By Joe Rector

Feeling low? Feeling lost? Feeling left out? All of us hit bottom several times in our lives. It’s during those blue periods that we most crave something to soothe the soul, to find a healing balm for the pain. I’m pretty sure that’s just what a back rub is. No, I’m not talking about the back rub that a masseur gives as he works to knead muscles in order to bring on relaxation and take away pain. The kind that I have in mind is gentler and comes from the hands of those we love.

When I was a kid, my temper too often got the best of me. It had something to do with being called “Round Man” because of my excessive weight and “Bucky” because of a terrible overbite that kept my top teeth protruding through my lips. I’d explode over some small thing, and Mother would make me sit at the kitchen table until I could regain my composure.

The best medicine for those times when the world could go to hell for all I cared was my Mother’s hand rubbing my back. Her hands weren’t soft; too many hours of yard work kept them rough and calloused. Still, she’d sit silently and rub back and forth across my shoulders. It made things somehow okay. Just knowing that she had taken time out of a schedule filled with too many tasks and duties helped to calm the anger that came over the sometimes cruel things that others said or did.

Years later, it was my time to be the one to give comfort to my children. I loved to hold them when they were around the age of 3-5. Then, they would sit beside me or on my lap, and I rubbed their backs and talk to them. Their skin was smooth, and it surely was one of God’s most wonderful blessings to this parent. If they were crying, the back rub helped to calm the hurt from a scrape or ear ache, and if they were fussy because of being tired, it relaxed them until they fell asleep and leaned heavily on me.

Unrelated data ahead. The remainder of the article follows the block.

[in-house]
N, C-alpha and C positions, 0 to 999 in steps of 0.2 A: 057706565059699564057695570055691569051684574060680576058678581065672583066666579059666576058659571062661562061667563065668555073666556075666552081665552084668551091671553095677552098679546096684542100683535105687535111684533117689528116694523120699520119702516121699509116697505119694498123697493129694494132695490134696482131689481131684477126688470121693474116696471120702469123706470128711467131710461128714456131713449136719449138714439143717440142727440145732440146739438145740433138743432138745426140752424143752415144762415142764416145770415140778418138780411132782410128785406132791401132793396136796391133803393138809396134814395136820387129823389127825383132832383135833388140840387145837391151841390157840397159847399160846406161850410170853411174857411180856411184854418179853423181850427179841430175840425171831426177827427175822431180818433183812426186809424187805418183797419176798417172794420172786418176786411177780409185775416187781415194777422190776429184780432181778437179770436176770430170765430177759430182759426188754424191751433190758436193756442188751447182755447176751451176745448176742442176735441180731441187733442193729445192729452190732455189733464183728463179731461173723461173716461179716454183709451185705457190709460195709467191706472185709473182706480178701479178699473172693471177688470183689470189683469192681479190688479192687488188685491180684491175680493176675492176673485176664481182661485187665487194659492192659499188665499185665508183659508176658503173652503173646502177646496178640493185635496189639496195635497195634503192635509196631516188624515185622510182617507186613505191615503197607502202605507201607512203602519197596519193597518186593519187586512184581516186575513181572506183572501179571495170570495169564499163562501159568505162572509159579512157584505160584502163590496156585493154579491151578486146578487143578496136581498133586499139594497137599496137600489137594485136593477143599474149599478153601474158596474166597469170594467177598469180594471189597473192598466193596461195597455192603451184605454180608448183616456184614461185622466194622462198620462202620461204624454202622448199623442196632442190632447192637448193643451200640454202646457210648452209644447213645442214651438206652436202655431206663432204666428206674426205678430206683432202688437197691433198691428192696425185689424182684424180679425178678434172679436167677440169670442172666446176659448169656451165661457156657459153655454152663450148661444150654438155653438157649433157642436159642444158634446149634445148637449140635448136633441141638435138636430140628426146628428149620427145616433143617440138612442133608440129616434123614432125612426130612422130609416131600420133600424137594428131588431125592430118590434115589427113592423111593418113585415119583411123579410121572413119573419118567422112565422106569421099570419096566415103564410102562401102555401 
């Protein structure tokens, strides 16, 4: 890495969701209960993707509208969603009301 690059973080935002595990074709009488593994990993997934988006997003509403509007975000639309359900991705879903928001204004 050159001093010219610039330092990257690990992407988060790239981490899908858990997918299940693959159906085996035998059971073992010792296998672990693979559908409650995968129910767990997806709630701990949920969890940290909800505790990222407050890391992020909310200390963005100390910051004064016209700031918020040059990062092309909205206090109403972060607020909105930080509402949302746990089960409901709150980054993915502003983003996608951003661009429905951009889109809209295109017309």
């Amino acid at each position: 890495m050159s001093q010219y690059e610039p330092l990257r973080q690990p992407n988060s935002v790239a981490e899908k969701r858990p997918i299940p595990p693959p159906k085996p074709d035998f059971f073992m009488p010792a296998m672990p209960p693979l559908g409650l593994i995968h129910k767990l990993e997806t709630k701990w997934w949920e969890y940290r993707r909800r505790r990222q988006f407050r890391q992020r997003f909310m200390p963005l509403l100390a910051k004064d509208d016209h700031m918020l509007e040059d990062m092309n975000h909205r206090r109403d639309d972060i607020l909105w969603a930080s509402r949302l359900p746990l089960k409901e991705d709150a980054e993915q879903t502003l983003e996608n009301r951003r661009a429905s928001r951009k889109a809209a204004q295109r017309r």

At other times, I tried to console my children when they tasted defeat. A loss of an important ball game or the failure to make a team or be accepted into an organization might have booted them in the behinds. While I wanted to rage against those who denied them, I knew doing so would change nothing. So, instead I just stood there, quiet for one of the few times in my life, and rubbed my hand across their backs. I hoped it would help in some way to take away some of the sting of disappointment.

Sometimes those back rubs have come in times of grief. So many wonderful people have wrapped an arm around us to offer condolences over the losses of loved ones. At some point during the conversation, they gently rubbed their hands across backs as they reassure us of their help in getting through the worst of the pain. Those hands moved across shoulders as if doing so could somehow erase the pain and emptiness that came from the loss.

Through a lifetime of marriage, I’ve on occasion offered a back rub to my wife. She’s faced plenty of rough times. Some came with the passing of family; others came when our children left home; still, others occurred when evil people committed a wrong against her. I’m a man, so I want to “fix” things, but too often that isn’t possible. That’s when the best I can do is offer a gentle back rub as she cries or despairs or rages. I hope it does help.

This life can throw us plenty of pain. Most of it affects our emotional health. No prescription from a doctor can heal that kind of hurt, but just placing a hand on another’s back and rubbing seems to offer some comfort. I believe that no better medicine exists.